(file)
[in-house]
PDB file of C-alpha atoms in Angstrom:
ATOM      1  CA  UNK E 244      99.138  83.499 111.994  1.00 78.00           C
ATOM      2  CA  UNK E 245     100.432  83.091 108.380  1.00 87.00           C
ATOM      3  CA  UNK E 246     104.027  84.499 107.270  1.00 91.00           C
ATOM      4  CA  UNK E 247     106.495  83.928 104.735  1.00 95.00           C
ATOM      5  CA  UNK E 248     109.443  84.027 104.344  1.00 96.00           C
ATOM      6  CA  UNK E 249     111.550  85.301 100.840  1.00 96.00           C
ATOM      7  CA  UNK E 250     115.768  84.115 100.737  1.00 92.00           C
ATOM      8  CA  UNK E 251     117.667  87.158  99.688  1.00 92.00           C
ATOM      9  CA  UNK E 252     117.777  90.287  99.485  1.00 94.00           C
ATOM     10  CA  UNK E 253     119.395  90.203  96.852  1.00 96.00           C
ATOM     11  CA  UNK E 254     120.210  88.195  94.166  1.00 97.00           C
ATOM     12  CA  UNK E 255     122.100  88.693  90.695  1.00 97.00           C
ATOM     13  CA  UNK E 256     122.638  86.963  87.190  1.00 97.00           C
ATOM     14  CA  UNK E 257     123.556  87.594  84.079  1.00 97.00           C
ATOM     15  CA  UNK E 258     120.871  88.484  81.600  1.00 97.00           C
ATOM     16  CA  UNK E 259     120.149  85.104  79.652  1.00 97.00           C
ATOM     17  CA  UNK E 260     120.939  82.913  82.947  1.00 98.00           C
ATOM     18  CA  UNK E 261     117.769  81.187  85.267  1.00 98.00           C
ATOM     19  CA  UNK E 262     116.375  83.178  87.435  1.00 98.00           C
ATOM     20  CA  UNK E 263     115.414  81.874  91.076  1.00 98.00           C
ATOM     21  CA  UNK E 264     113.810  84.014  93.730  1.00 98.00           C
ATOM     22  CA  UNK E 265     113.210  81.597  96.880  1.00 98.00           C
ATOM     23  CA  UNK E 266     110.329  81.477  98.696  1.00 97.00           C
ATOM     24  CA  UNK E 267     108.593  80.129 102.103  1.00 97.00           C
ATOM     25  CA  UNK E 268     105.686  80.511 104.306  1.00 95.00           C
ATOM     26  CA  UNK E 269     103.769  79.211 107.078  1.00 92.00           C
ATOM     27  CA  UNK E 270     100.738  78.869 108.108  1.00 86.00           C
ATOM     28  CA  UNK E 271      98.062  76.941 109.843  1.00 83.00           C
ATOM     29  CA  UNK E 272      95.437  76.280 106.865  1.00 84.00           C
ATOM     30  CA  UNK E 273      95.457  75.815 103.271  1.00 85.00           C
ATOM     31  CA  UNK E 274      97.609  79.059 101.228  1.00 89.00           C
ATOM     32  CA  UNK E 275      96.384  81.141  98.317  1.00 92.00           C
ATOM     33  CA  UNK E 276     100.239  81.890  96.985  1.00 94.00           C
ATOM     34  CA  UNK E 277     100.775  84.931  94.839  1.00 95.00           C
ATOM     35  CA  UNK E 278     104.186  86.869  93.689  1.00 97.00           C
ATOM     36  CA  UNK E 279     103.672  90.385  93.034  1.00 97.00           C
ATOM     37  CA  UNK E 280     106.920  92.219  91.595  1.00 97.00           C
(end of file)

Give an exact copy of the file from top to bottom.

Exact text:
[in-house]
PDB file of C-alpha atoms in Angstrom:
ATOM      1  CA  UNK E 244      99.138  83.499 111.994  1.00 78.00           C
ATOM      2  CA  UNK E 245     100.432  83.091 108.380  1.00 87.00           C
ATOM      3  CA  UNK E 246     104.027  84.499 107.270  1.00 91.00           C
ATOM      4  CA  UNK E 247     106.495  83.928 104.735  1.00 95.00           C
ATOM      5  CA  UNK E 248     109.443  84.027 104.344  1.00 96.00           C
ATOM      6  CA  UNK E 249     111.550  85.301 100.840  1.00 96.00           C
ATOM      7  CA  UNK E 250     115.768  84.115 100.737  1.00 92.00           C
ATOM      8  CA  UNK E 251     117.667  87.158  99.688  1.00 92.00           C
ATOM      9  CA  UNK E 252     117.777  90.287  99.485  1.00 94.00           C
ATOM     10  CA  UNK E 253     119.395  90.203  96.852  1.00 96.00           C
ATOM     11  CA  UNK E 254     120.210  88.195  94.166  1.00 97.00           C
ATOM     12  CA  UNK E 255     122.100  88.693  90.695  1.00 97.00           C
ATOM     13  CA  UNK E 256     122.638  86.963  87.190  1.00 97.00           C
ATOM     14  CA  UNK E 257     123.556  87.594  84.079  1.00 97.00           C
ATOM     15  CA  UNK E 258     120.871  88.484  81.600  1.00 97.00           C
ATOM     16  CA  UNK E 259     120.149  85.104  79.652  1.00 97.00           C
ATOM     17  CA  UNK E 260     120.939  82.913  82.947  1.00 98.00           C
ATOM     18  CA  UNK E 261     117.769  81.187  85.267  1.00 98.00           C
ATOM     19  CA  UNK E 262     116.375  83.178  87.435  1.00 98.00           C
ATOM     20  CA  UNK E 263     115.414  81.874  91.076  1.00 98.00           C
ATOM     21  CA  UNK E 264     113.810  84.014  93.730  1.00 98.00           C
ATOM     22  CA  UNK E 265     113.210  81.597  96.880  1.00 98.00           C
ATOM     23  CA  UNK E 266     110.329  81.477  98.696  1.00 97.00           C
ATOM     24  CA  UNK E 267     108.593  80.129 102.103  1.00 97.00           C
ATOM     25  CA  UNK E 268     105.686  80.511 104.306  1.00 95.00           C
ATOM     26  CA  UNK E 269     103.769  79.211 107.078  1.00 92.00           C
ATOM     27  CA  UNK E 270     100.738  78.869 108.108  1.00 86.00           C
ATOM     28  CA  UNK E 271      98.062  76.941 109.843  1.00 83.00           C
ATOM     29  CA  UNK E 272      95.437  76.280 106.865  1.00 84.00           C
ATOM     30  CA  UNK E 273      95.457  75.815 103.271  1.00 85.00           C
ATOM     31  CA  UNK E 274      97.609  79.059 101.228  1.00 89.00           C
ATOM     32  CA  UNK E 275      96.384  81.141  98.317  1.00 92.00           C
ATOM     33  CA  UNK E 276     100.239  81.890  96.985  1.00 94.00           C
ATOM     34  CA  UNK E 277     100.775  84.931  94.839  1.00 95.00           C
ATOM     35  CA  UNK E 278     104.186  86.869  93.689  1.00 97.00           C
ATOM     36  CA  UNK E 279     103.672  90.385  93.034  1.00 97.00           C
ATOM     37  CA  UNK E 280     106.920  92.219  91.595  1.00 97.00           C